Talvez fosse uma falha no cadastro, ou na operação de login, mas não pude determinar antes que a substituição acontecesse.

No entanto, novamente nenhuma substituição de operações realizadas pelo applet foram necessárias. O que me levou a descobrir que o applet não estava sequer operando como esperado.


Uma nova opção é fazer a engenharia reversa da comunicação WebSocket e substituir o servidor WebSocket. Daí, tal comunicação poderia ser substituída por chamadas locais.

Ainda assim, deve ser avaliada a possibilidade de ignorar tal comunicação totalmente. No entanto, ainda não tive sucesso em realizar o login como anteriormente, sem uso de algumas chaves aparentemente geradas pelo servidor.


Para aqueles que quiserem saber mais detalhes e contribuir mais com o projeto, tenho um escopo de código aqui e aqui, que funcionavam anteriormente.

Também sugiro conversar na lista de e-mails software-impostos.

Posted Thu 14 Jul 2016 04:06:04 PM -03 Tags:

On recent posts, I mentioned that I have a Chromebook, and that I would like to run Debian on devices that ship with old Linux versions. The Samsung ARM Chromebook is such a device, it has Linux 3.4, and that's still what I am running on it most of the time.

After an upgrade of Debian, systemd stopped working, and it took me some time before I could look into it. In order to boot, I had to temporarily use System V init. The bug involves the use of new interfaces, bugs in such interfaces, and how versioning would not be a solution to such cases. Cases like this are not common, so it's no excuse to doing the right thing when developing software, like considering portability, API and ABI maintenance and not bundle. But they expose some of the challenges when trying to support different OSes on top of old versions of Linux, or maybe even new versions.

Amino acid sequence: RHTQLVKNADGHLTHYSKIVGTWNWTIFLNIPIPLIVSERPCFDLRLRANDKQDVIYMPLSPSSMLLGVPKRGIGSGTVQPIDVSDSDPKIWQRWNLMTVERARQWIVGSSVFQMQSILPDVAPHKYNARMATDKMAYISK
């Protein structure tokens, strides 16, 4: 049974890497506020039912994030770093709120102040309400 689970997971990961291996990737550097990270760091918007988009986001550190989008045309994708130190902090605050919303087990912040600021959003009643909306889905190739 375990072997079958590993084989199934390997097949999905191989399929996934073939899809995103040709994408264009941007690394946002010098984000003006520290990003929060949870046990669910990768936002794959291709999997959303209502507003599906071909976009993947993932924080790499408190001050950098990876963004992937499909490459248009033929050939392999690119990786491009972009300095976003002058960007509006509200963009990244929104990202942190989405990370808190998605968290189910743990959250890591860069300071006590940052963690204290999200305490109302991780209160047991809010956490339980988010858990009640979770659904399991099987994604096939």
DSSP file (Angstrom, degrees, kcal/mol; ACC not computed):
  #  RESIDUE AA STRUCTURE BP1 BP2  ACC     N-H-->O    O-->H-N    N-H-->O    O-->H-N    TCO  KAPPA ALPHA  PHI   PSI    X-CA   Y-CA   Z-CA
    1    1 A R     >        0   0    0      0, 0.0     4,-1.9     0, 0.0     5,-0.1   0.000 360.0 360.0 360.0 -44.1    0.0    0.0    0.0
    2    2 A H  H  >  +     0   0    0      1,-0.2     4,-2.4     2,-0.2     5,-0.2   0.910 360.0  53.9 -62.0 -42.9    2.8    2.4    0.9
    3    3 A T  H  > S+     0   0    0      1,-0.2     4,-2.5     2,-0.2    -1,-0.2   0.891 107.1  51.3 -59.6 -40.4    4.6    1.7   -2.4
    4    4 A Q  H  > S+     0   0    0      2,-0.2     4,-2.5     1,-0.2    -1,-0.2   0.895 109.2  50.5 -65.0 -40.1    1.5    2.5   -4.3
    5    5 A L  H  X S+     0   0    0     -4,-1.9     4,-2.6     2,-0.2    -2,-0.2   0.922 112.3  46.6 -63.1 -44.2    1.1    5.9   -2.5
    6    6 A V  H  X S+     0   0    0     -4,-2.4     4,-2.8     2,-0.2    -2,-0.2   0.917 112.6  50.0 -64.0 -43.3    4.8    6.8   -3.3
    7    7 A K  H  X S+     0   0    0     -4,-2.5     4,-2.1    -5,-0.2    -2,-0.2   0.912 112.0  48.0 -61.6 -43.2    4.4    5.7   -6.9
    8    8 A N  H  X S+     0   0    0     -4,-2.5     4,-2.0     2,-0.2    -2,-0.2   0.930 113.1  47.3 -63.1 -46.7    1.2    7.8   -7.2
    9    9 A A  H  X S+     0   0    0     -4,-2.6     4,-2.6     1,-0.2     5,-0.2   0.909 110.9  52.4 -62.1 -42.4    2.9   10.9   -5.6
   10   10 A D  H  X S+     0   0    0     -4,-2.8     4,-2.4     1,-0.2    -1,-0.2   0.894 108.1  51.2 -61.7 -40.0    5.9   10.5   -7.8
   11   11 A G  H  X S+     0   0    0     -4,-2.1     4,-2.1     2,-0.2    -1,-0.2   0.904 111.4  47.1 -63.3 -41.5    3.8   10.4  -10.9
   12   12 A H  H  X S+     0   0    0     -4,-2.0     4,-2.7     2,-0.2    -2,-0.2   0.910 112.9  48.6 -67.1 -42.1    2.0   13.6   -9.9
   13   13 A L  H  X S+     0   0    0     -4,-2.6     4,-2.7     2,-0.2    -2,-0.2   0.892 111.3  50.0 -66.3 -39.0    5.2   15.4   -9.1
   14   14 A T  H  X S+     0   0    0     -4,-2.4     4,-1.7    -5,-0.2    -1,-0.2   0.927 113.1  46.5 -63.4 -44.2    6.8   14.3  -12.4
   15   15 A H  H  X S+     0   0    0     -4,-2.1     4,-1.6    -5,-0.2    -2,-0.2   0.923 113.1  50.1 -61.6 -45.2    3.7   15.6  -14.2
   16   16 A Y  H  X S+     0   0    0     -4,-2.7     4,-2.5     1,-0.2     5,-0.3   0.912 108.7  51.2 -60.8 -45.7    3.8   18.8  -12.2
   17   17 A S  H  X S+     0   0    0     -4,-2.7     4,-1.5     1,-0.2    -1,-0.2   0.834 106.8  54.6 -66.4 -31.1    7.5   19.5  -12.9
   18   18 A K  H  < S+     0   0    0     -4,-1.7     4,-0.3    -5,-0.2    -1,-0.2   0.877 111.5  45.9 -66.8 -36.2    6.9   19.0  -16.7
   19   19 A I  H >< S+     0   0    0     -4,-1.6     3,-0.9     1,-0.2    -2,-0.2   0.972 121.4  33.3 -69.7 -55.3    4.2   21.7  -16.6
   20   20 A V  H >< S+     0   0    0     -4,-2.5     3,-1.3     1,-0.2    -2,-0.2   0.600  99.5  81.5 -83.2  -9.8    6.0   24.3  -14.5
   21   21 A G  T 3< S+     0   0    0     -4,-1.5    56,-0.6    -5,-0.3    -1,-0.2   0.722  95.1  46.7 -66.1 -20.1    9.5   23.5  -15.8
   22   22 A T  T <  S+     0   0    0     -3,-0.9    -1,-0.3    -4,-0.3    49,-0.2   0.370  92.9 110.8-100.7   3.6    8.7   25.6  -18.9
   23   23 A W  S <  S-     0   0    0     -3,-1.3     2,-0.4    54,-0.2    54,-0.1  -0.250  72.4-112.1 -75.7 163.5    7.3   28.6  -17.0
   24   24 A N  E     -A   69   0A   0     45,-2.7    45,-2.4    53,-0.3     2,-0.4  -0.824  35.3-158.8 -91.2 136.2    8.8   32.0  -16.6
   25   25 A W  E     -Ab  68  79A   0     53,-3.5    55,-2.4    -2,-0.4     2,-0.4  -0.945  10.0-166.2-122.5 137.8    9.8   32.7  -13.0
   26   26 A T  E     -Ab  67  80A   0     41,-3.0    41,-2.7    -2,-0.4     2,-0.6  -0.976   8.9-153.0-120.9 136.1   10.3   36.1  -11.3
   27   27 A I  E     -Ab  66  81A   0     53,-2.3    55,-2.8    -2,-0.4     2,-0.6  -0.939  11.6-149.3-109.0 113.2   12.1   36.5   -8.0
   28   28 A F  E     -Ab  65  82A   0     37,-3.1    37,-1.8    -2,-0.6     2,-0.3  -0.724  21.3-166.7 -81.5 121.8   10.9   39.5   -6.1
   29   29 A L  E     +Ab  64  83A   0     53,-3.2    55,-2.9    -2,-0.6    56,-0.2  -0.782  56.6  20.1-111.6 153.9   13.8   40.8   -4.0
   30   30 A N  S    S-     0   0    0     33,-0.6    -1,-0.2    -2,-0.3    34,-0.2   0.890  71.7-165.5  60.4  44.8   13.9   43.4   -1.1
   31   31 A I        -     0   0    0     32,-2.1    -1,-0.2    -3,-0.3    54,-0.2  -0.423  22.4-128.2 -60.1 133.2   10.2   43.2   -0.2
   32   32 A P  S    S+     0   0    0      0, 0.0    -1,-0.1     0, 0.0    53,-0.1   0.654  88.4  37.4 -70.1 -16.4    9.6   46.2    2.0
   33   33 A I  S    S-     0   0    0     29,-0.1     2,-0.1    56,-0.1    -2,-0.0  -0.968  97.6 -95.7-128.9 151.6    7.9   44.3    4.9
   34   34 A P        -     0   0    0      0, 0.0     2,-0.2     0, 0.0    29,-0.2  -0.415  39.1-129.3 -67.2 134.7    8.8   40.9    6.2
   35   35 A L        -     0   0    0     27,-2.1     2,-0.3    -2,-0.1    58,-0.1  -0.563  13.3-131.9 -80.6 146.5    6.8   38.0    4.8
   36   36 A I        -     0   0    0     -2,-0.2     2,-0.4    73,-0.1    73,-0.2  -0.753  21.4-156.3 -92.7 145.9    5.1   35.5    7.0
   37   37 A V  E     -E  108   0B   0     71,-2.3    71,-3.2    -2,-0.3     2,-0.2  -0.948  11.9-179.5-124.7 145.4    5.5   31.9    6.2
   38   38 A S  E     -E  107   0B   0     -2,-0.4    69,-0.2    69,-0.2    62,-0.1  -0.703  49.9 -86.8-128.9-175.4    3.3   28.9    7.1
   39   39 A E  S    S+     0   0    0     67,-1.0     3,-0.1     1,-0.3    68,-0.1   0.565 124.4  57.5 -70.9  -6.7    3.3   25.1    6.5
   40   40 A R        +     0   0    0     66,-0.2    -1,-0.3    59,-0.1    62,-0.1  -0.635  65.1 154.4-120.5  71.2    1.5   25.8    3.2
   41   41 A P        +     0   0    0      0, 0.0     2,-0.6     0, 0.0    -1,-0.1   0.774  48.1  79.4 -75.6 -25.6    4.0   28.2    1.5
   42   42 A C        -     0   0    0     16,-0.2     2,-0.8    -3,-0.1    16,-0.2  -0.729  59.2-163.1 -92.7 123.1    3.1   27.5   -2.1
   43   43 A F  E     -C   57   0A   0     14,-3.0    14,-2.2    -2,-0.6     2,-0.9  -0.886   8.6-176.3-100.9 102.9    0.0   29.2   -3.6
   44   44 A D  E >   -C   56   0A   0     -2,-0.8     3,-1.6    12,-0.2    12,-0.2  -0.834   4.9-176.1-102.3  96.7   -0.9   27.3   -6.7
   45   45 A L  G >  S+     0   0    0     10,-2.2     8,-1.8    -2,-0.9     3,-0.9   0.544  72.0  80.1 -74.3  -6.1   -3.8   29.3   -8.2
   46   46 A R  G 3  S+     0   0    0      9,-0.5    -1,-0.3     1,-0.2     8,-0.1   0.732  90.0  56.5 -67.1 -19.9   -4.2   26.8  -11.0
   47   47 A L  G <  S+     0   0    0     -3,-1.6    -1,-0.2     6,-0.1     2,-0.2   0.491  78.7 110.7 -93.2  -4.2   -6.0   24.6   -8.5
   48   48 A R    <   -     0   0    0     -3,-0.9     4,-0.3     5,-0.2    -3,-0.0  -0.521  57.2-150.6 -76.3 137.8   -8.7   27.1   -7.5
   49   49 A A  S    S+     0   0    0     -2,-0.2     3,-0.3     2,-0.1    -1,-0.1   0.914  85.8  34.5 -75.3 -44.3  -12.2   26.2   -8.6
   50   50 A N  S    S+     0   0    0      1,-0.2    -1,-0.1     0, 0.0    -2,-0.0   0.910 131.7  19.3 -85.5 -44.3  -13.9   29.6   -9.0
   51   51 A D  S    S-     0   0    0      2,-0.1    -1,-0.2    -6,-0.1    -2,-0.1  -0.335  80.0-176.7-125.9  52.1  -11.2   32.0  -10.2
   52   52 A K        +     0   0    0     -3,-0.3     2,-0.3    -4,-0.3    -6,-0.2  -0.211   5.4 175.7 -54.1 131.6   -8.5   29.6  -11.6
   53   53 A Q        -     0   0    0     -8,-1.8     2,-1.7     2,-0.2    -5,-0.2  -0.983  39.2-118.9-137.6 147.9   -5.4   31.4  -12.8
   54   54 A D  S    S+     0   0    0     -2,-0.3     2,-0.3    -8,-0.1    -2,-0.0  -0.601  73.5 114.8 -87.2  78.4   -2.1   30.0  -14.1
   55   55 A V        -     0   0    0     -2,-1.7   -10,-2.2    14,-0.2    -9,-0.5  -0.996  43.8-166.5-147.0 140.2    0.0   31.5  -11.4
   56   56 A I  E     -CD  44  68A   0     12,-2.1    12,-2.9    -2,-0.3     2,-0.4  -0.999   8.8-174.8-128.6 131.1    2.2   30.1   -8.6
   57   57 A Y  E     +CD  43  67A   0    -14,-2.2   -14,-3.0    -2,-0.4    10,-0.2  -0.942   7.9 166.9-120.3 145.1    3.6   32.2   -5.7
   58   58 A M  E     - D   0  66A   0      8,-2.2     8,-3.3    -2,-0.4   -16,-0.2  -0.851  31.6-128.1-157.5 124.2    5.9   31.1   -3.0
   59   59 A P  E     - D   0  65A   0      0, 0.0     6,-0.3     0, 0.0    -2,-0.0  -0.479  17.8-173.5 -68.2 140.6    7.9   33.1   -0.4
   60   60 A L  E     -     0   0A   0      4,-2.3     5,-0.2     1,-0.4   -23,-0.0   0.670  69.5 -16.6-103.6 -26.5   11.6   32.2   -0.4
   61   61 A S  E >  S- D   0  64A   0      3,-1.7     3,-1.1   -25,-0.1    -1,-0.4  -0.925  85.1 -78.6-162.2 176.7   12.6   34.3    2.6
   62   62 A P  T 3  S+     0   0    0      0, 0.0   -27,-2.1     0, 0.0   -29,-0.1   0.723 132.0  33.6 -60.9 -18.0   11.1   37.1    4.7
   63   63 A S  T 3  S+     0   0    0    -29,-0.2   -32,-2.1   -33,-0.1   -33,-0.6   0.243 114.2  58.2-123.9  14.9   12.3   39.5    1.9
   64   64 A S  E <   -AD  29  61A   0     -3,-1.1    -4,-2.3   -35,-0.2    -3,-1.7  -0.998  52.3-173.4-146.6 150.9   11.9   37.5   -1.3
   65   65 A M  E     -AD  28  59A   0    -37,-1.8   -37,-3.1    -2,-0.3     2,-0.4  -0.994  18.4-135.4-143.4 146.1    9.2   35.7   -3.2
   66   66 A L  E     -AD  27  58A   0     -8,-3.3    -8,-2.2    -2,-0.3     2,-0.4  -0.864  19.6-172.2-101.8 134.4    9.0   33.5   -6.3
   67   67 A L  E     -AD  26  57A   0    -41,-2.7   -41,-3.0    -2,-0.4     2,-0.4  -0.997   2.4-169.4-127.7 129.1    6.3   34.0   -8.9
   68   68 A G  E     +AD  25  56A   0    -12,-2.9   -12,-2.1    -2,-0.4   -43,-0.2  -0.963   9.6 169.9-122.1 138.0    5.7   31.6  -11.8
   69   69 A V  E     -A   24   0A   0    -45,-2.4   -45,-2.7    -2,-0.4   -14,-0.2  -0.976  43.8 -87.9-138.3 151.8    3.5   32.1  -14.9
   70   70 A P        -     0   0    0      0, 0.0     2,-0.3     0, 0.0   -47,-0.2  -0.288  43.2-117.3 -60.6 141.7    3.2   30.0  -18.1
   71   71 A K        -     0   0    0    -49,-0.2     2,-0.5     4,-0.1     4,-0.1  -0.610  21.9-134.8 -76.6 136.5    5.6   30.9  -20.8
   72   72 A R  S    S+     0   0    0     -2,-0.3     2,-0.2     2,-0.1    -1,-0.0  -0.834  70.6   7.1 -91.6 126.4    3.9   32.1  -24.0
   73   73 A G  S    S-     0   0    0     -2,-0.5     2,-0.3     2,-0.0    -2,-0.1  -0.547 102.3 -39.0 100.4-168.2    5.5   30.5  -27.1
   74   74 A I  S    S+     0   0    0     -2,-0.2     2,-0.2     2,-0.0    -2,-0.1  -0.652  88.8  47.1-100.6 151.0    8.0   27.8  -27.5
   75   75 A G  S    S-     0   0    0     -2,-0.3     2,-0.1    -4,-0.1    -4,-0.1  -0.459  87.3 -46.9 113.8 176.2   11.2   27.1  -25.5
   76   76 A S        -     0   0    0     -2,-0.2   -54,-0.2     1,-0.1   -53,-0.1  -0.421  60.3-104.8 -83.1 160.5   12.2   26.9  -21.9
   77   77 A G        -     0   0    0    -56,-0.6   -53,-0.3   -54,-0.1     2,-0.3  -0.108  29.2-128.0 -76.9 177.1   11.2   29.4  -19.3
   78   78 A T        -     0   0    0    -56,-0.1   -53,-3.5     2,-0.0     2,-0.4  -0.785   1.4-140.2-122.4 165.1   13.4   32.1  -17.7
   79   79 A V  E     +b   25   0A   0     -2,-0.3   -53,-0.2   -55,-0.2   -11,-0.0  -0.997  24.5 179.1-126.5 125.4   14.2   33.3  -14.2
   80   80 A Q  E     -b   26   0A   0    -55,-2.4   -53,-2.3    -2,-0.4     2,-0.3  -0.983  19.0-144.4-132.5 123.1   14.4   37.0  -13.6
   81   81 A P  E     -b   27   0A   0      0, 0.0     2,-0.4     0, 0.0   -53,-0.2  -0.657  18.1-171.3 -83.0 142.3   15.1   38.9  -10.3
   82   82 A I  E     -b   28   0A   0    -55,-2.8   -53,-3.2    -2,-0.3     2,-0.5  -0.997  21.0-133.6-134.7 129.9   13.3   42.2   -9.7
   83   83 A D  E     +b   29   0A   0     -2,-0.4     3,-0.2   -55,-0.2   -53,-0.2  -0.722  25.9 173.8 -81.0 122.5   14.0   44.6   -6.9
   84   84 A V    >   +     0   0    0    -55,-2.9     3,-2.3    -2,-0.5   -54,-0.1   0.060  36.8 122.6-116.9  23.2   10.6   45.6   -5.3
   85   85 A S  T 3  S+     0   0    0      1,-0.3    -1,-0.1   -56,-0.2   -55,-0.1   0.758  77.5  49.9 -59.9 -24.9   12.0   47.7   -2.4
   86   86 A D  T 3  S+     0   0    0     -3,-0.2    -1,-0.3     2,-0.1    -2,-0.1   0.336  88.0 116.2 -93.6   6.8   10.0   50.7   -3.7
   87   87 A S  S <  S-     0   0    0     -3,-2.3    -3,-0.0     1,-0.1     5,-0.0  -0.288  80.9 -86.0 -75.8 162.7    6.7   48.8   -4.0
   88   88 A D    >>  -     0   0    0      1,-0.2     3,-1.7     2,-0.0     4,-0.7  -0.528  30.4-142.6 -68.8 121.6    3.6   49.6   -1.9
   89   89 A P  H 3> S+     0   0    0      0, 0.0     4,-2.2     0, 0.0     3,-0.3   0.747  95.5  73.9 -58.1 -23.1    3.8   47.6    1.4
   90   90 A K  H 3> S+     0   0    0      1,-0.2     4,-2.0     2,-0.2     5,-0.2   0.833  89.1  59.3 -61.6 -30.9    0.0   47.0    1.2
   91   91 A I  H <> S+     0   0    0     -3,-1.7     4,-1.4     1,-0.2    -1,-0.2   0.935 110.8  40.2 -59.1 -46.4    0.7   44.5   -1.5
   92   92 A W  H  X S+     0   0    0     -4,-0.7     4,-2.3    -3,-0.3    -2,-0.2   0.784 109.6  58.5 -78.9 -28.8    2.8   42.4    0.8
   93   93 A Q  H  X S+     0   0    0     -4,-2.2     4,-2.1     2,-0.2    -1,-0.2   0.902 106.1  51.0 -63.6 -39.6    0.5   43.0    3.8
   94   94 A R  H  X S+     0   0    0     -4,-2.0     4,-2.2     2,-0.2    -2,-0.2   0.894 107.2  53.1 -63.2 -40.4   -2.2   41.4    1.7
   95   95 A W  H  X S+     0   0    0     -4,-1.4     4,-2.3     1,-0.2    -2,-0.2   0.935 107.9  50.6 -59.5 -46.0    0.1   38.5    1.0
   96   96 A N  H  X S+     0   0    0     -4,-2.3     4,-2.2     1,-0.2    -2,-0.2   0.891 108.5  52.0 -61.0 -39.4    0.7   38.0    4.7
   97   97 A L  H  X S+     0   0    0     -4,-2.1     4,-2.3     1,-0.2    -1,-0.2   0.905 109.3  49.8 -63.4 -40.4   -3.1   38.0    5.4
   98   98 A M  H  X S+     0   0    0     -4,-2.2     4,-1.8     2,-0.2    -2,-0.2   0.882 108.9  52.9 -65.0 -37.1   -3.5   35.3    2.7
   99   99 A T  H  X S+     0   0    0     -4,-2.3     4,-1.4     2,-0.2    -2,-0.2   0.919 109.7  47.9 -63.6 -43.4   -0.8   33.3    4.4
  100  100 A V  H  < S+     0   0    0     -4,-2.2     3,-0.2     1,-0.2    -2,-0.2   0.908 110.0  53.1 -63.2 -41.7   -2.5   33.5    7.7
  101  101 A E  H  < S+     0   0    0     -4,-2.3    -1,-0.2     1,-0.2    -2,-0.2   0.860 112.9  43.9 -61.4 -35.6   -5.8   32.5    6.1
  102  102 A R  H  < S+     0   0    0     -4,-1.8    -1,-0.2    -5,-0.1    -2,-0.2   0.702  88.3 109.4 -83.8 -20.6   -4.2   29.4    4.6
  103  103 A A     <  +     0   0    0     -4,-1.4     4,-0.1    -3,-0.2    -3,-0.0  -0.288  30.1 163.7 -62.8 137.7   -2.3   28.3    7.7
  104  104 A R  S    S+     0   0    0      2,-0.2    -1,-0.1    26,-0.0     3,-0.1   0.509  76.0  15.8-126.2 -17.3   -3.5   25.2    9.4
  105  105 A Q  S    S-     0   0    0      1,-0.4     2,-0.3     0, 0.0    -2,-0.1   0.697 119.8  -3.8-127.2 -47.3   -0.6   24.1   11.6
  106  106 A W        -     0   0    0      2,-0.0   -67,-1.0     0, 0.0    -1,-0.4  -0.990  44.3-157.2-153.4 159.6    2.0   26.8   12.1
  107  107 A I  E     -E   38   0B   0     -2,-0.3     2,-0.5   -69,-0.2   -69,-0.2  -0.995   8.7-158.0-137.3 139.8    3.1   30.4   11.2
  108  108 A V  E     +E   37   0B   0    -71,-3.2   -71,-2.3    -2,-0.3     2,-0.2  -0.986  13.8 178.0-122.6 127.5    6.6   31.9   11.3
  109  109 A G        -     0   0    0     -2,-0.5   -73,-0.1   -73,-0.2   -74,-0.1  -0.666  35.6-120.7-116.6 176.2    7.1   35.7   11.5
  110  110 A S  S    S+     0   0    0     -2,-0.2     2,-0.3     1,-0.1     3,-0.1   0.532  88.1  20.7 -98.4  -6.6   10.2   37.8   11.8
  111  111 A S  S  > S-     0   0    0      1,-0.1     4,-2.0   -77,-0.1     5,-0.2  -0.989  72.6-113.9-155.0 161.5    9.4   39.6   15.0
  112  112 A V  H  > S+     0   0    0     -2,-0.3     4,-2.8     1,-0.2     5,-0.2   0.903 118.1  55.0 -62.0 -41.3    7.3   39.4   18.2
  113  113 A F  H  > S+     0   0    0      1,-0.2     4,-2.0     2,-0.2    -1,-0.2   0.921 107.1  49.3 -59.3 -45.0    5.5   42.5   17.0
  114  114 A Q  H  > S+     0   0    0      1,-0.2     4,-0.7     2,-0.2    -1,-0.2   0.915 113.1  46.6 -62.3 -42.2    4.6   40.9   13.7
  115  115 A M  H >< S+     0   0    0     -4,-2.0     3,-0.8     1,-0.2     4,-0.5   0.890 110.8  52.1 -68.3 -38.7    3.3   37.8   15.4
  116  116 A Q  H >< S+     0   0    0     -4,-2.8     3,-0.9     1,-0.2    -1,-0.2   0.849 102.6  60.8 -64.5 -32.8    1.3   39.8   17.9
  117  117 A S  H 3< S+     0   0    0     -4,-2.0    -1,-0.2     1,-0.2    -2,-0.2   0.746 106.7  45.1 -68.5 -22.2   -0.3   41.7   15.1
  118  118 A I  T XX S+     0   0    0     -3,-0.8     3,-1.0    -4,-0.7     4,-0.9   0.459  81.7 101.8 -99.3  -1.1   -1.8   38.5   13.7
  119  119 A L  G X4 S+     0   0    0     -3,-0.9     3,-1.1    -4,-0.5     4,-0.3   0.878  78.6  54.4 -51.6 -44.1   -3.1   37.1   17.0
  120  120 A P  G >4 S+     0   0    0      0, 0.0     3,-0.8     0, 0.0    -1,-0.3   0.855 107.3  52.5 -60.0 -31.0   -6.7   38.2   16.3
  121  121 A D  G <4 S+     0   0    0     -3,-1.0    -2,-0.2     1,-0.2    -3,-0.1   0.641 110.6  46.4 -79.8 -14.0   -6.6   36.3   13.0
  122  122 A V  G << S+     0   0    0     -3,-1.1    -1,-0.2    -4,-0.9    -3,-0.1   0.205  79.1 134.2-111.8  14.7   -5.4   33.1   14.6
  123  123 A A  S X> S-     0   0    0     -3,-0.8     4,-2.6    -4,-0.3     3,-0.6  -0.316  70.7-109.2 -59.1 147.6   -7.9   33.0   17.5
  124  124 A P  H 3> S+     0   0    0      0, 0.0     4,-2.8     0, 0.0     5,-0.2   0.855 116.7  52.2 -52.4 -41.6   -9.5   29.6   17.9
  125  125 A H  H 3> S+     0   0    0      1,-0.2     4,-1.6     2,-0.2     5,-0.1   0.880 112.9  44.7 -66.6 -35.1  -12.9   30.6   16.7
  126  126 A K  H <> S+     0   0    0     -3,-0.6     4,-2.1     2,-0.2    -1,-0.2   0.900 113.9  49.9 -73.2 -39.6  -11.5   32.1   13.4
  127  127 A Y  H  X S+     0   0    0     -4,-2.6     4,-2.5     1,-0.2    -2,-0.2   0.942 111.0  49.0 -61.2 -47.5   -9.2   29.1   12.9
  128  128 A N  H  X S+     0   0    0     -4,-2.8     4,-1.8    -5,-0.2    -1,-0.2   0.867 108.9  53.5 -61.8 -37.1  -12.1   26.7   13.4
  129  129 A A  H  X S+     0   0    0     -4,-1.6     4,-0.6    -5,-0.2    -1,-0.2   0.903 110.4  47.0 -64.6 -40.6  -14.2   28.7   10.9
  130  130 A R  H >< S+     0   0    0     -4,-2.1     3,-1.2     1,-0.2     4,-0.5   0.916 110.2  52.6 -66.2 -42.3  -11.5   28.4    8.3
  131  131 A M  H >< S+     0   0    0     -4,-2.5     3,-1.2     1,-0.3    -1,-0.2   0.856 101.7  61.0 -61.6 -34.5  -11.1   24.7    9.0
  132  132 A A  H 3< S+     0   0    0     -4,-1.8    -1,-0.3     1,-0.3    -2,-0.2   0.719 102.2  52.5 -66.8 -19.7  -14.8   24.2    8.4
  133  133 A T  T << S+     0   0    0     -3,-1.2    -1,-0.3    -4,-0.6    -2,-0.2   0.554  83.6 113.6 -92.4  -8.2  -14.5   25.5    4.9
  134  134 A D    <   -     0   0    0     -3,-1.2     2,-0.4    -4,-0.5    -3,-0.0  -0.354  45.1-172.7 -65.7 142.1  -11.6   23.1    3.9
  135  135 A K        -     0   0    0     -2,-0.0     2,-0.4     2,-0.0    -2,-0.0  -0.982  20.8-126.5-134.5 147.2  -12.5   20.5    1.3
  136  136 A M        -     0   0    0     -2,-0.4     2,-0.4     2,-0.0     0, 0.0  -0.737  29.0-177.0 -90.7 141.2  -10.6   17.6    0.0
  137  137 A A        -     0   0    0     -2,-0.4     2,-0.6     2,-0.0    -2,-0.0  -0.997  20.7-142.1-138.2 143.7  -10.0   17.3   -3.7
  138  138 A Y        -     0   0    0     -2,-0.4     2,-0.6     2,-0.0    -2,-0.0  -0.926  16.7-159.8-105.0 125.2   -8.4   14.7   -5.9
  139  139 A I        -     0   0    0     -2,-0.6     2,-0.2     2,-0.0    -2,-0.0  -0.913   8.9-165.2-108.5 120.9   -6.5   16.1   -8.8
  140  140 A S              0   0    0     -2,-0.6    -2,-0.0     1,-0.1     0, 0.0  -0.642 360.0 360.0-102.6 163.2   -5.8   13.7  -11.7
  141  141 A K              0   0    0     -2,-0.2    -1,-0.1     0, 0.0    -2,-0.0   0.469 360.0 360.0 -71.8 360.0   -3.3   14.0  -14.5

The new version of systemd included in Debian Jessie uses a feature of Linux of checking the mount ID of a file by inspecting the mnt_id line in the fdinfo files. fdinfo files are not that new, they have been present since 2007, Linux 2.6.22. The mnt_id line, however, is from Linux 3.15, from 2014. So, a fairly new feature. But systemd falls back to other methods if the feature is not present.

However, during the last few weeks of development of Linux 3.4, a bug was introduced to fdinfo handling, which will cause its access to fail in a way that will cause systemd to halt. It simply will refuse to mount the most basic filesystems and not proceed. The bug was fixed not much longer than two weeks after that, but that window of time was enough to have it on a shipped product, one that was not using systemd, let alone one that required a feature not yet present on Linux.

But now I wanted to run this new systemd on this old Linux version. Being too early in the boot process, systemd even ignored some of the debug options and I had to resort to other methods of debugging. As I am running a kernel I built by myself, it wasn't hard for me to have a fixed kernel up and running after I found out the problem. Unfortunately, not everyone will be able to do it by themselves. And the point of getting different OSes working on these many varied devices is scaling. If every device needs to be tested, we lose this scalability.